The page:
Seasteading! What About Tsunamis?


Tsunamis are luckily harmless on the deep
sea. They’re only destructive when they reach
land. In 2004, when a tsunami struck Thailand, scuba
divers a quarter mile from shore didn’t even notice as it passed through them and
demolished the hotel they’d eaten breakfast in that morning. A tsunami wave is often more than a hundred
miles long. Passengers on boats can’t detect a tsunami
because it slowly raises the elevation of the boat a few feet over the course of twenty
or thirty minutes. It’s not until the virtually invisible wave
strikes a continental shelf that it begins to tumble and roll. Buildings fixed to the edge of continents
are sitting ducks in a tsunami. Some MIT scientists argue that nuclear power
plants should float at sea to protect against tsunamis. Someday we expect people living on seasteads to ask land people but what about tornadoes, earthquakes, and tsunamis? Isn’t it dangerous to live on land?” If you want to learn more, or if you want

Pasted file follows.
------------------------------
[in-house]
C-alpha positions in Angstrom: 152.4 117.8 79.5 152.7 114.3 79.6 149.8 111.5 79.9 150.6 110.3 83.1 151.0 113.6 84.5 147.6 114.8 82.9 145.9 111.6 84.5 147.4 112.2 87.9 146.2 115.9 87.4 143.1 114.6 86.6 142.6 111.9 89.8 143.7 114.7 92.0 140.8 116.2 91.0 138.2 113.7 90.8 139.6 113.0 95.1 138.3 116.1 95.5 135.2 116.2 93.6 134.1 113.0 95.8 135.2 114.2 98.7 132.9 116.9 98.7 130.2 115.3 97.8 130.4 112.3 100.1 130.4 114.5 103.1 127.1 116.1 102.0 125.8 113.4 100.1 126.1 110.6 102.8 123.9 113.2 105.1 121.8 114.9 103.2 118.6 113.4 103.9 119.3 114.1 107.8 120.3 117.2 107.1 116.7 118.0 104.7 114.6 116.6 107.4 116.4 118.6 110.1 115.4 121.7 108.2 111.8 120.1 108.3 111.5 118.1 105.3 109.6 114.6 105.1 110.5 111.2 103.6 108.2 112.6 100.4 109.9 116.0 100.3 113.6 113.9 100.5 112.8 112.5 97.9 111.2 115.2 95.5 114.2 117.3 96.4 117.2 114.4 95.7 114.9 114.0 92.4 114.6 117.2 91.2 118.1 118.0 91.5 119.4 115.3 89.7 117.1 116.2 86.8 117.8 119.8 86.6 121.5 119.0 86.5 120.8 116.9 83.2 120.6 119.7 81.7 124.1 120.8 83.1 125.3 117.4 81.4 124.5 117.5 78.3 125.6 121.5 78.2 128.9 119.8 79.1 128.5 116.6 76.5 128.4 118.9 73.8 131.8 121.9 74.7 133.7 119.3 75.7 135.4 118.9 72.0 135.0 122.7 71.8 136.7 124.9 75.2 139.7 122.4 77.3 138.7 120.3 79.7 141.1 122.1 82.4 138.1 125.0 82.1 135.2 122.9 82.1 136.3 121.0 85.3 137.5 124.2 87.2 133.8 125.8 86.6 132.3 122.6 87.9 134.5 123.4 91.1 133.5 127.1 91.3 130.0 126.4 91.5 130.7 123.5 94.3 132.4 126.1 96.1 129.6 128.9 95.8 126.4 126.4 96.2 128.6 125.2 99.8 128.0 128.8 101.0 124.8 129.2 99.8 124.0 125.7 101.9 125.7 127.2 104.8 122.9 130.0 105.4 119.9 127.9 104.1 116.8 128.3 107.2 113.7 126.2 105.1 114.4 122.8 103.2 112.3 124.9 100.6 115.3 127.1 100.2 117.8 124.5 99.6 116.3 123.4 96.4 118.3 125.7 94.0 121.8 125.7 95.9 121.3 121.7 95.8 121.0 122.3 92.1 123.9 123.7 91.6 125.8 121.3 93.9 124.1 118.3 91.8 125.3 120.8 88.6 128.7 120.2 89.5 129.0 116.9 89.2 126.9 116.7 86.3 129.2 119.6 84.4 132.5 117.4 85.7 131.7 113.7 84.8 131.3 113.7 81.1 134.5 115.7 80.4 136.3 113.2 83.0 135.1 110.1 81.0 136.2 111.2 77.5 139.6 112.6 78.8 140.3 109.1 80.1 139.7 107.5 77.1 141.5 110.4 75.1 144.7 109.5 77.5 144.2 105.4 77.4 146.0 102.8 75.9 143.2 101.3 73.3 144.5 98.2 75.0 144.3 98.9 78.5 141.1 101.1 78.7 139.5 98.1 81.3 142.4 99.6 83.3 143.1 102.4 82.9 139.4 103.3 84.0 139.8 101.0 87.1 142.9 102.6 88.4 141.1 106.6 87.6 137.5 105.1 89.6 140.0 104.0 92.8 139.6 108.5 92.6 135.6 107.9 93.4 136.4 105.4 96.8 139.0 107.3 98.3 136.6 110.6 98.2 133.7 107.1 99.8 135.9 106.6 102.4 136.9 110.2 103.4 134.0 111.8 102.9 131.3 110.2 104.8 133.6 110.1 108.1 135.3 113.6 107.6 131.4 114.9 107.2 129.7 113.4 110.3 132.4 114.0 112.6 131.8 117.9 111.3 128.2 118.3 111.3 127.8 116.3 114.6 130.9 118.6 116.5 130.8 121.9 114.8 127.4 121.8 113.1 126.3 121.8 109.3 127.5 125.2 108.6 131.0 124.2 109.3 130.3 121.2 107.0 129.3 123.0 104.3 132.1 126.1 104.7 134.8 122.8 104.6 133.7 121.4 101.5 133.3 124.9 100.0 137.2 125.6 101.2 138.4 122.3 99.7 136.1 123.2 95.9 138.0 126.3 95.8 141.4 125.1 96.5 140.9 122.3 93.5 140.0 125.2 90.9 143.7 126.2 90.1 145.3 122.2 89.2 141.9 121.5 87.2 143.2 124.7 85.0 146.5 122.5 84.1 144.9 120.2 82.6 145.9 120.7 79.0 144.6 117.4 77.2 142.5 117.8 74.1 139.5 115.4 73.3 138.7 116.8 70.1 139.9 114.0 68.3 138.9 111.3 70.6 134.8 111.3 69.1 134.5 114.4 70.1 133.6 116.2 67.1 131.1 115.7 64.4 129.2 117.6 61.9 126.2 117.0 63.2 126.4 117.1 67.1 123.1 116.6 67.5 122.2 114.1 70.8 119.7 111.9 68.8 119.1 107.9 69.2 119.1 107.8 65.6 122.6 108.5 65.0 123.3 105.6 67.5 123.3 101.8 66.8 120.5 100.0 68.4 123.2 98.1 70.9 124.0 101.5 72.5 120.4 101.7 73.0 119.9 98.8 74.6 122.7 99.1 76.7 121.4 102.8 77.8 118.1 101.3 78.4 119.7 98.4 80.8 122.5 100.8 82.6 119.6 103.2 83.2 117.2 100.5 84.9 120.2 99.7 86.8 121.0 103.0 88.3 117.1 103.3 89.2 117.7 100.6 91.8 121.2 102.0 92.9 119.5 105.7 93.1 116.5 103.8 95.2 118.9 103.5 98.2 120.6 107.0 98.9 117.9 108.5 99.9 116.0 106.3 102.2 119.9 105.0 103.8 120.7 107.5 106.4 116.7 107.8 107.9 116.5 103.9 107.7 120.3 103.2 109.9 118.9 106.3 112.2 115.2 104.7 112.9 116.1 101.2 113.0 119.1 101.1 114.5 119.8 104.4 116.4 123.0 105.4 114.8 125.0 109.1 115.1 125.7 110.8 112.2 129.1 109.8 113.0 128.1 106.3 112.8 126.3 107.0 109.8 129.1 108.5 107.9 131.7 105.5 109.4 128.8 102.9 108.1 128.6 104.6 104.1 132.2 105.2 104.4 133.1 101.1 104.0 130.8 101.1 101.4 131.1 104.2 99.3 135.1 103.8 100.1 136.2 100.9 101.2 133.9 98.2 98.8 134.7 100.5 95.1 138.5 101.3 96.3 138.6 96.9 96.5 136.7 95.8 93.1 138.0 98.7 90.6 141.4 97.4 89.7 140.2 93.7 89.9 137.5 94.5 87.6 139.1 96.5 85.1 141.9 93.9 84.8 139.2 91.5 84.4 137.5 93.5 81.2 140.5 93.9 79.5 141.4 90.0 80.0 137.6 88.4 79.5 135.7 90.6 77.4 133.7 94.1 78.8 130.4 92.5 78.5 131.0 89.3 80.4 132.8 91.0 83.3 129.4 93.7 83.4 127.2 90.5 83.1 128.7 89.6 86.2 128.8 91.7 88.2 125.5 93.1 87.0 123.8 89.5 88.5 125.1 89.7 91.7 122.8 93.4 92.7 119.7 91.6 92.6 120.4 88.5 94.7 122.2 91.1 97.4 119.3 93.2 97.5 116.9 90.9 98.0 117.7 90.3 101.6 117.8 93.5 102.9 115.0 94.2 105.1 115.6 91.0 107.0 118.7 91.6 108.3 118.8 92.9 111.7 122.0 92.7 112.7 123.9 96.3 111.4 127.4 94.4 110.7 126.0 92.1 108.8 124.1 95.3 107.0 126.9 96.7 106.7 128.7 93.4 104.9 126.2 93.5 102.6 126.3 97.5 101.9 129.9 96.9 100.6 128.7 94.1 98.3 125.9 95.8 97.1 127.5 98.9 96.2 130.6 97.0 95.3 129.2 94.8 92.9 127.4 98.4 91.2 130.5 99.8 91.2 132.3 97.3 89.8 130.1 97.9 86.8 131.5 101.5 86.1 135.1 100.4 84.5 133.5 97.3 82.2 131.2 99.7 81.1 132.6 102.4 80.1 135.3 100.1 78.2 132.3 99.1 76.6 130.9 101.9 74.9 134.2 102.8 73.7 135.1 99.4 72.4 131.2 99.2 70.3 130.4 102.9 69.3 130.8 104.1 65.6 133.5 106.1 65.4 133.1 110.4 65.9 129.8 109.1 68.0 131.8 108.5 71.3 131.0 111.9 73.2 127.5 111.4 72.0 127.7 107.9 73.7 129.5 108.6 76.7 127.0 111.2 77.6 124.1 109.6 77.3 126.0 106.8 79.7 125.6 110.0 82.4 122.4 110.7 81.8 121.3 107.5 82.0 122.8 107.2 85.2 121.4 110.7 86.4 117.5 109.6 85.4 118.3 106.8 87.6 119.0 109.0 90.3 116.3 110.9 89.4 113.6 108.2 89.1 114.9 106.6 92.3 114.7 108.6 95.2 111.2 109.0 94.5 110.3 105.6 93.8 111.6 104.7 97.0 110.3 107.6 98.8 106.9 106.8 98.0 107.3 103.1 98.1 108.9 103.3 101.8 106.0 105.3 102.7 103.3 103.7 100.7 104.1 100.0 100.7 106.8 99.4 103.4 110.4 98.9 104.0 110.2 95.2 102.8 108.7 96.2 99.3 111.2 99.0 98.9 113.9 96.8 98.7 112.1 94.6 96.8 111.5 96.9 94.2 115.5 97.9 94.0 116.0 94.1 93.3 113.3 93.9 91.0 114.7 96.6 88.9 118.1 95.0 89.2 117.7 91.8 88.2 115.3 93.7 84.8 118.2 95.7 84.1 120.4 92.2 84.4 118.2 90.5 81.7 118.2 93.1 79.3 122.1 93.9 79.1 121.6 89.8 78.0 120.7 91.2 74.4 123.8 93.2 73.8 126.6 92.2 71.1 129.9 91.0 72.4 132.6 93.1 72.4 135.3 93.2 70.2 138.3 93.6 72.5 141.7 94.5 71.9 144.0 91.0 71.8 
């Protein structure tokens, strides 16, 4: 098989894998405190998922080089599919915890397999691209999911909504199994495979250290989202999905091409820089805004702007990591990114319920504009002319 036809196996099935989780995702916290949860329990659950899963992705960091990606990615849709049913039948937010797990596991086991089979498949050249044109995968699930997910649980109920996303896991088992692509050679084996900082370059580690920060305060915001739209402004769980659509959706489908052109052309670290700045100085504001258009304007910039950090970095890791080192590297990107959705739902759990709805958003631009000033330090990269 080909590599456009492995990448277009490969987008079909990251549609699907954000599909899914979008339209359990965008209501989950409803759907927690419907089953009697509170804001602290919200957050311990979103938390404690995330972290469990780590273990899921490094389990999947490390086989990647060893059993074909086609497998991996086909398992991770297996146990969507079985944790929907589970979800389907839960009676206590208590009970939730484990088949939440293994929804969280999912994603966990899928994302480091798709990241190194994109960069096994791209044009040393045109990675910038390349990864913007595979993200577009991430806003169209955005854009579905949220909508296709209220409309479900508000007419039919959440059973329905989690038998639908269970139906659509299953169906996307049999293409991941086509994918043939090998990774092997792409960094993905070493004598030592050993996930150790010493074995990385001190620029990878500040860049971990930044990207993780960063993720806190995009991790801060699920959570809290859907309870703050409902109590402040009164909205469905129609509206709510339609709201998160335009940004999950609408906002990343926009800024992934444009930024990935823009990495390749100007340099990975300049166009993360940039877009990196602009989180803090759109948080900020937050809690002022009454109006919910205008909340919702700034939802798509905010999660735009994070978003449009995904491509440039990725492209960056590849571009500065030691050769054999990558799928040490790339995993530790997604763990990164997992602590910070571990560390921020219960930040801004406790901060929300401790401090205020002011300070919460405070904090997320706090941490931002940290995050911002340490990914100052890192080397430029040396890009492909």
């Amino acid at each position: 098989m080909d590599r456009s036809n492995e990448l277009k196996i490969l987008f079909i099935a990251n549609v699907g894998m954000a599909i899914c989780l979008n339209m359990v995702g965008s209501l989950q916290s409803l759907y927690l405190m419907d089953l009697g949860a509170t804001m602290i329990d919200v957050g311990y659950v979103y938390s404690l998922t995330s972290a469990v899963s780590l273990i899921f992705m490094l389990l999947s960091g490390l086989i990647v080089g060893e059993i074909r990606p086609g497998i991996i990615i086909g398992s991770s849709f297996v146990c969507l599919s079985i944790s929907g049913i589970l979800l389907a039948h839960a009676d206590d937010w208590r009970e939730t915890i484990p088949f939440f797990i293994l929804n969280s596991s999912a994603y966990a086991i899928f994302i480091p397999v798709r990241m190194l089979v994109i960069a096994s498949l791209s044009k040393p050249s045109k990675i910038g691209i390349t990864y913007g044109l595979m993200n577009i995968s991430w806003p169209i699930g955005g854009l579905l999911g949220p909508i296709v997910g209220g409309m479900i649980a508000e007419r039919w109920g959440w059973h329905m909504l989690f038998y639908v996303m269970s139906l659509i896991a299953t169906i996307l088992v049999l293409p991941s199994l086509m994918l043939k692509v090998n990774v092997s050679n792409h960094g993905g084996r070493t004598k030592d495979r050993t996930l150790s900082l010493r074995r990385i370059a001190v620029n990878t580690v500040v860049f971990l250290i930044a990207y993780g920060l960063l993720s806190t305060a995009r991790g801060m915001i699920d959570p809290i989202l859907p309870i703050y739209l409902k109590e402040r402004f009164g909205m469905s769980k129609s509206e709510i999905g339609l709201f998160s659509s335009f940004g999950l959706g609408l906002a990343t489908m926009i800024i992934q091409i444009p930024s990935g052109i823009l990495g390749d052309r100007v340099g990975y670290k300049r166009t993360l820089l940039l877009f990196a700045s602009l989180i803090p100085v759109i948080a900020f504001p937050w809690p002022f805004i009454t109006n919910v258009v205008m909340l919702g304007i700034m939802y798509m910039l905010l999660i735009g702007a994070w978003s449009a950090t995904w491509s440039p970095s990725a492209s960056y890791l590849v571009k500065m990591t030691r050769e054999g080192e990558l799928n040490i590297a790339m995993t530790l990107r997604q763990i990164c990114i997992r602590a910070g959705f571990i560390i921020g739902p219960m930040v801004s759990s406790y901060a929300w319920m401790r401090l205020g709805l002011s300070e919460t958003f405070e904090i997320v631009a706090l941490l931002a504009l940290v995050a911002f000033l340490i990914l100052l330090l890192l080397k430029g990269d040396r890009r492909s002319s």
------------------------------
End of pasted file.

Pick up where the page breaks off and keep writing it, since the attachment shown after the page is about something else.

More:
to join the first seasteading community, go to Blue-Frontiers.com and read “Seasteading:
How Floating Nations Will Restore the Environment, Enrich the Poor, Cure the Sick, and Liberate
Humanity from Politicians.”

6 thoughts on “Seasteading! What About Tsunamis?

  1. What about freak waves? Freak waves are generally 2x taller (and often much steeper) than the surrounding waves.

    Also, what about hurricanes/typhoons? What will you do about these?

  2. So that's tsunamis specifically, but what about storm waves? They get really big and really powerful, and they do occur out at sea. How will we guard against them?

  3. Ok, What about MEGA tsunami and what about Hurricanes (like those who hits US coast every year) ???

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